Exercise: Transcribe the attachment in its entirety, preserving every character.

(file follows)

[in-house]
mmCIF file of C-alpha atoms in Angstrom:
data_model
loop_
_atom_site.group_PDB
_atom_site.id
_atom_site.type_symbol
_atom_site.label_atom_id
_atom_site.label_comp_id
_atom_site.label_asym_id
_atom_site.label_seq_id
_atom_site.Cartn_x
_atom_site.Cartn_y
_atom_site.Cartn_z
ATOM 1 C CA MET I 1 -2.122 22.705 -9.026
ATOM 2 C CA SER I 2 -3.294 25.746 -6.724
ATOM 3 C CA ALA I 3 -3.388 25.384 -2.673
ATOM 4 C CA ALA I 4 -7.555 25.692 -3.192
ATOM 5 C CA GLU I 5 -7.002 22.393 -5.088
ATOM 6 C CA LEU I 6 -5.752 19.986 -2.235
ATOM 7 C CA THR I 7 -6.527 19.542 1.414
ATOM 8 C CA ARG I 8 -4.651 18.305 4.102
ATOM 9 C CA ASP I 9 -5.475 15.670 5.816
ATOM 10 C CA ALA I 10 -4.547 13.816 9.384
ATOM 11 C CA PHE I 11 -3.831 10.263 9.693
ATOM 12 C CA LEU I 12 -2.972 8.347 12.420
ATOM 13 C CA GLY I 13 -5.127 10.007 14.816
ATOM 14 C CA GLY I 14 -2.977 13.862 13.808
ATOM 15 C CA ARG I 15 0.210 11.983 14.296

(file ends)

[in-house]
mmCIF file of C-alpha atoms in Angstrom:
data_model
loop_
_atom_site.group_PDB
_atom_site.id
_atom_site.type_symbol
_atom_site.label_atom_id
_atom_site.label_comp_id
_atom_site.label_asym_id
_atom_site.label_seq_id
_atom_site.Cartn_x
_atom_site.Cartn_y
_atom_site.Cartn_z
ATOM 1 C CA MET I 1 -2.122 22.705 -9.026
ATOM 2 C CA SER I 2 -3.294 25.746 -6.724
ATOM 3 C CA ALA I 3 -3.388 25.384 -2.673
ATOM 4 C CA ALA I 4 -7.555 25.692 -3.192
ATOM 5 C CA GLU I 5 -7.002 22.393 -5.088
ATOM 6 C CA LEU I 6 -5.752 19.986 -2.235
ATOM 7 C CA THR I 7 -6.527 19.542 1.414
ATOM 8 C CA ARG I 8 -4.651 18.305 4.102
ATOM 9 C CA ASP I 9 -5.475 15.670 5.816
ATOM 10 C CA ALA I 10 -4.547 13.816 9.384
ATOM 11 C CA PHE I 11 -3.831 10.263 9.693
ATOM 12 C CA LEU I 12 -2.972 8.347 12.420
ATOM 13 C CA GLY I 13 -5.127 10.007 14.816
ATOM 14 C CA GLY I 14 -2.977 13.862 13.808
ATOM 15 C CA ARG I 15 0.210 11.983 14.296